(Jan. 16 riot at Maersk factory near Dongguan)
Dongguan, China — Laid-off migrant workers demanding unpaid wages at a southern Chinese toy factory quickly tapped into a network of friends and unemployed laborers who battled security guards, flipped over a police car, smashed police motorcycles, stormed into the plant and rampaged through offices, destroying at least 10 office computers Tuesday.
This part of southern China, called the Pearl River Delta in Guangdong province, is one of the country's biggest manufacturing bases, and most of the residents are migrant workers who work long hours in factories and live in crowded dormitory rooms. News of protests or mistreatment quickly spreads via mobile phone text messages. Crowds can quickly swell; workers from the same provinces often band together and support each other.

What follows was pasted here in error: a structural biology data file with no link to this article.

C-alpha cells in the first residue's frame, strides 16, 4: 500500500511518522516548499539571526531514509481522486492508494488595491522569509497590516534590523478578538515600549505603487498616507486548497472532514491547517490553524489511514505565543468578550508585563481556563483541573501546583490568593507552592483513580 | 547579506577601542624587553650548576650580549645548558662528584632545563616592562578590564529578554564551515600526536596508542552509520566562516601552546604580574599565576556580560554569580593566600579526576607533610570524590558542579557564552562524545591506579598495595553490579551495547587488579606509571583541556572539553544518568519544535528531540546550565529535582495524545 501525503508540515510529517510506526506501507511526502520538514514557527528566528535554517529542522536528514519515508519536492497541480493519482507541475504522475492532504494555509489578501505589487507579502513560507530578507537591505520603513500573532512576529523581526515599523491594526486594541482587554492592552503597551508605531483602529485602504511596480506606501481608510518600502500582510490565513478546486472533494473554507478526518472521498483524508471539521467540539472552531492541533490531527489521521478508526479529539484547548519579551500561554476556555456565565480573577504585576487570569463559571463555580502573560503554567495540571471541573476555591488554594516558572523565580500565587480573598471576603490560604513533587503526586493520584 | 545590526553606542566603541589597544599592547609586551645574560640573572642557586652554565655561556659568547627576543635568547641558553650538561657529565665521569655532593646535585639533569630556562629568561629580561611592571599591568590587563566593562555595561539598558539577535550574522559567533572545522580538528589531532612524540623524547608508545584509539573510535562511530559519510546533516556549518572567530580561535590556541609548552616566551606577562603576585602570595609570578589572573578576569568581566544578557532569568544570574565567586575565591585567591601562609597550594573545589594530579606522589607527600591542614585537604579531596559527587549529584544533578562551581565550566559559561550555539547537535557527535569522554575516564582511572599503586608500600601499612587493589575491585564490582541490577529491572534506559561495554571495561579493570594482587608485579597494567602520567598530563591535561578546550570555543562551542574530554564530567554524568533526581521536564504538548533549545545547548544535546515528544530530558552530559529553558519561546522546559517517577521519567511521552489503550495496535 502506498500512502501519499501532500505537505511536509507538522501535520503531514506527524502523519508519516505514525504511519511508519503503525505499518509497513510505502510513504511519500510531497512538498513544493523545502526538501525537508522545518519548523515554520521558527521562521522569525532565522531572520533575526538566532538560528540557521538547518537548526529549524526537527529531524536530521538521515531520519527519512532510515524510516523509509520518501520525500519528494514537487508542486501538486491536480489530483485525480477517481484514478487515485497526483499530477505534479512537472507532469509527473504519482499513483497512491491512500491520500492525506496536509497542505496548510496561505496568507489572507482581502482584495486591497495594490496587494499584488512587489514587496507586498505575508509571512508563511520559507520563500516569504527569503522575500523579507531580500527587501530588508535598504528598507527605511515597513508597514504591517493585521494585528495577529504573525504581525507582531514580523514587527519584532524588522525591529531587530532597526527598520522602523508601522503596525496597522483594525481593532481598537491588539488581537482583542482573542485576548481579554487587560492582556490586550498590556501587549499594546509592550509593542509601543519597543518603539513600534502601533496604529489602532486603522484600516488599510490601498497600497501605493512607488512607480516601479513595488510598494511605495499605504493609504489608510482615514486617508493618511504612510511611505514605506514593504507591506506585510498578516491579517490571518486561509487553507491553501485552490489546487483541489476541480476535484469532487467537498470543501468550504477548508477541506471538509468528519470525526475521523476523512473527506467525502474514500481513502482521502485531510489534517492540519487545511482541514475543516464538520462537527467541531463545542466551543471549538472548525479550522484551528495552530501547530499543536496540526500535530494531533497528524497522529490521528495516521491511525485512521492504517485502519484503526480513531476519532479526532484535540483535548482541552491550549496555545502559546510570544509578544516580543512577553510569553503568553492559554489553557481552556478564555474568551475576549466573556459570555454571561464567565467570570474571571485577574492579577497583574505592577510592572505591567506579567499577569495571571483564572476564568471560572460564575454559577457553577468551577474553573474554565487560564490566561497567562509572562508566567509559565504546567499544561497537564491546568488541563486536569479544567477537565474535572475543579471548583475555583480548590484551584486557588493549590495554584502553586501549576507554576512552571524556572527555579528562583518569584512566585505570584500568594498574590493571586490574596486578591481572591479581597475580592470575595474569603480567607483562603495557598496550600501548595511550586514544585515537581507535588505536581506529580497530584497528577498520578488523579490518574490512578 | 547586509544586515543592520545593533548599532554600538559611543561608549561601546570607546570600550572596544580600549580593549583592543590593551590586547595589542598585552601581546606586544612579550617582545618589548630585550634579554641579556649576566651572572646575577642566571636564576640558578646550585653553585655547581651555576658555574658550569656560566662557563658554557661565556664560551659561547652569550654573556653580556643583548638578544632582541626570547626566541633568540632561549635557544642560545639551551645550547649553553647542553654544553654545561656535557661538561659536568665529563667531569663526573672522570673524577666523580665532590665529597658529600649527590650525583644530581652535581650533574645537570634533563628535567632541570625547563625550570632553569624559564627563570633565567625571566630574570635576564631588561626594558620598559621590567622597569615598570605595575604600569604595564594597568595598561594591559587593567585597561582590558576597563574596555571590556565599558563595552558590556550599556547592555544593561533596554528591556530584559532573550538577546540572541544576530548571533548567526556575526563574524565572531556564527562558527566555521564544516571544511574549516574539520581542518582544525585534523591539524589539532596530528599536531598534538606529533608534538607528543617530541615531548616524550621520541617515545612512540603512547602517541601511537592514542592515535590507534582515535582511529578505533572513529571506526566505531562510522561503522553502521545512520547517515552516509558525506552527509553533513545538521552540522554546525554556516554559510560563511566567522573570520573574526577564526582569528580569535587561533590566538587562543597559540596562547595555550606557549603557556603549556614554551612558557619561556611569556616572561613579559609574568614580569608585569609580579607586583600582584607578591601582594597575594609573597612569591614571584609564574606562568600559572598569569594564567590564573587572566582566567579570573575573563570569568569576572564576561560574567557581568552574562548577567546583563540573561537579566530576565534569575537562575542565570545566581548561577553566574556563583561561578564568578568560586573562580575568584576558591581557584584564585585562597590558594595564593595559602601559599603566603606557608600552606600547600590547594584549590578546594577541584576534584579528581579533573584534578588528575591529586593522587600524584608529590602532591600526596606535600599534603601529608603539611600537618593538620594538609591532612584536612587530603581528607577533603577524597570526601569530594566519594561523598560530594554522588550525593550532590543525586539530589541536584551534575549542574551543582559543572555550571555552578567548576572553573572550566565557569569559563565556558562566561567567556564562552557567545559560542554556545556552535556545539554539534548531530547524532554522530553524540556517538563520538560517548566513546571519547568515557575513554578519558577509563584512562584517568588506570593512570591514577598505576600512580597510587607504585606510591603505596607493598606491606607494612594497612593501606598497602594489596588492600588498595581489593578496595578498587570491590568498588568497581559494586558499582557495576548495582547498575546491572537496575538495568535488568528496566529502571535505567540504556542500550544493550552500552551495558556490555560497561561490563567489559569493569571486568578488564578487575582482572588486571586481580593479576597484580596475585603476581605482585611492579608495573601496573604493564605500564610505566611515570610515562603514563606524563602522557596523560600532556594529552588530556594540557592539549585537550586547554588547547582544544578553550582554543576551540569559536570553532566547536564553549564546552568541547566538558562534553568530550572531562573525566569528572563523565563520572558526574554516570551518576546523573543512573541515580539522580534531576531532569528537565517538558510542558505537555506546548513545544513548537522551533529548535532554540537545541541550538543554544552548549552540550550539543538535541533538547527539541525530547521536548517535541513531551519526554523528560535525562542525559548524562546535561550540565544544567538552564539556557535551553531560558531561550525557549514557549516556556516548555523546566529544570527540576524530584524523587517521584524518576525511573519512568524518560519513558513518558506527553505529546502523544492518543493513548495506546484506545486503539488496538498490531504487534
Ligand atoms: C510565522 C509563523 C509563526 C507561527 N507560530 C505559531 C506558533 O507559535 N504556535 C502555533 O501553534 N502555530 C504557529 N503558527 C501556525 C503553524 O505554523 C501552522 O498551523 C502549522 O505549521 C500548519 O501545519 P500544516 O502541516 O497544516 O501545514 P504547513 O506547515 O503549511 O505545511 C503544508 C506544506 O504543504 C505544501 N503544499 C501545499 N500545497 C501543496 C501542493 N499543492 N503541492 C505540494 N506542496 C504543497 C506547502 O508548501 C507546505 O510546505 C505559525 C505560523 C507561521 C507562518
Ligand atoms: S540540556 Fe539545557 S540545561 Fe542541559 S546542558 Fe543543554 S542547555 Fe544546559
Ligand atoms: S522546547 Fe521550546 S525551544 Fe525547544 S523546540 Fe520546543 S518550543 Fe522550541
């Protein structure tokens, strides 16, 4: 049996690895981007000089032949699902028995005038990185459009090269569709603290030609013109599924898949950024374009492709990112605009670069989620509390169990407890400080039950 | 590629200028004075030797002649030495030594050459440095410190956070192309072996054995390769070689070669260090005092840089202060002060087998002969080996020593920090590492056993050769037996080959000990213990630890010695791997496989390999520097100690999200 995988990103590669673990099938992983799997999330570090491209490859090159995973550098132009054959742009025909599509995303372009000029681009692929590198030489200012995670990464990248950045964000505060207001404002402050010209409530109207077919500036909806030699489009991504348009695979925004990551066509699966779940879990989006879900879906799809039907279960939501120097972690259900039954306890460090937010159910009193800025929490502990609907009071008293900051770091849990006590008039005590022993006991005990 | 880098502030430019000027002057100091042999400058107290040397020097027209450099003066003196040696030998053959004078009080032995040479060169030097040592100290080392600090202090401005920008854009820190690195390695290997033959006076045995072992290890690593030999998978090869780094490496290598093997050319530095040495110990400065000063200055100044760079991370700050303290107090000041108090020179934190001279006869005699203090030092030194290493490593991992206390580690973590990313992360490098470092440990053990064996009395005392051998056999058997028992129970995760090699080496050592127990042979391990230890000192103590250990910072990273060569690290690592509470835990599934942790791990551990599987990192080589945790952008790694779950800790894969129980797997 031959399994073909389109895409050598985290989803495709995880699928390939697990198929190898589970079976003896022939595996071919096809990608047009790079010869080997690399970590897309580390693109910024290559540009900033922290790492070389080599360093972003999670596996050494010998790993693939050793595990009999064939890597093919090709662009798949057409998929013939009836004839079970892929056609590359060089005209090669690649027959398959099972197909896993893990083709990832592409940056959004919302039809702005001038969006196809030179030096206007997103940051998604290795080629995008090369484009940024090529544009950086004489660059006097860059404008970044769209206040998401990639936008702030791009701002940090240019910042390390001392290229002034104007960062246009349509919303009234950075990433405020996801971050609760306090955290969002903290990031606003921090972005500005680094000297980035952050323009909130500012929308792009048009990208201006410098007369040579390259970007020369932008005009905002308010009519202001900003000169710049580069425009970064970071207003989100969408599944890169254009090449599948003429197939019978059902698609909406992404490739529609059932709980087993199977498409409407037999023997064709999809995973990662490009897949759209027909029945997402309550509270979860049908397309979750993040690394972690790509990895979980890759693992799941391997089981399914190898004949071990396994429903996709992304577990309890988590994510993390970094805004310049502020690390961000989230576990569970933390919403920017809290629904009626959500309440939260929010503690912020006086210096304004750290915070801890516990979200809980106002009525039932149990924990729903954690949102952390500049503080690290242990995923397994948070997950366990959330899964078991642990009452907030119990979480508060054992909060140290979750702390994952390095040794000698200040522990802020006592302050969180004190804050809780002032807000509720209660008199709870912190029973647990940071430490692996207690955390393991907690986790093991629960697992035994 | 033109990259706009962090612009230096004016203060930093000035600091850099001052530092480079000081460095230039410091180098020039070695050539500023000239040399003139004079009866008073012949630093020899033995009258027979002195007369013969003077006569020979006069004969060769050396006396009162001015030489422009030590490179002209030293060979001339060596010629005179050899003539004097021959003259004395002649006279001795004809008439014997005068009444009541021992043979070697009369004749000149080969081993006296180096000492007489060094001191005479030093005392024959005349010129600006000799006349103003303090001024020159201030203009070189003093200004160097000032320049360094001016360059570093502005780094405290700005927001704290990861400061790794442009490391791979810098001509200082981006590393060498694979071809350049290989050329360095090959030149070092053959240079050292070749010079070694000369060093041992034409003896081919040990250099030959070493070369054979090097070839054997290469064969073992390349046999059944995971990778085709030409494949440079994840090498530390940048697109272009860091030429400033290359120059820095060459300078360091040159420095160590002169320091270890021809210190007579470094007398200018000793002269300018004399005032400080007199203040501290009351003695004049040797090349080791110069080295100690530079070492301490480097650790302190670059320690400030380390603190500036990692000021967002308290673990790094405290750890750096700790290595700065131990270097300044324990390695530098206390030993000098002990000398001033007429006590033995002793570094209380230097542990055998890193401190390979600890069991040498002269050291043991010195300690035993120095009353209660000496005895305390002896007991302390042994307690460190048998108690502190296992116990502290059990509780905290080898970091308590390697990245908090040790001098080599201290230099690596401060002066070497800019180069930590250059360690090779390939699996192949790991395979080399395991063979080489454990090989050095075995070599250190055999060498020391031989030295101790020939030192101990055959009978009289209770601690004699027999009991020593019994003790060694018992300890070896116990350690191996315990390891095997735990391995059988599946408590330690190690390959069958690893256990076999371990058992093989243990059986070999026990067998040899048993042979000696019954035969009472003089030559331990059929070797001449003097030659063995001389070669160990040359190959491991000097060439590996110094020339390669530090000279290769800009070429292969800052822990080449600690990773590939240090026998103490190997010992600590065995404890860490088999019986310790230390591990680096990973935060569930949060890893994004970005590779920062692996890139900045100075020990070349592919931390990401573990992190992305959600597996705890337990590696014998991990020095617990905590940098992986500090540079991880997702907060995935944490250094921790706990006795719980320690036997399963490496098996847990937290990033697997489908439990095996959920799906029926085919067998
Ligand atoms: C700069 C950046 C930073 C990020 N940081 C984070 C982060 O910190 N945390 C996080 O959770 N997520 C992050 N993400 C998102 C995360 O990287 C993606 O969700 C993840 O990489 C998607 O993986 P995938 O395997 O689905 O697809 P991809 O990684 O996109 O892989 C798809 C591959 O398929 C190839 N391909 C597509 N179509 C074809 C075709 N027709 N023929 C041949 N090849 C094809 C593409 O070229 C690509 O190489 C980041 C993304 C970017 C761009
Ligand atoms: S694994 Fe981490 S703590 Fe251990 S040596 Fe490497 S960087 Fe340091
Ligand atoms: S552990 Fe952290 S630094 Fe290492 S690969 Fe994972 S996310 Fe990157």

As the global economic crisis deepens, China has been seeing far more and much bigger protests in recent times. Similar eruptions of proletarian fury have been occurring with increasing frequency in southeastern China's industrial zones, most recently on Nov. 17 in Wudu and Nov. 7 in Shenzhen.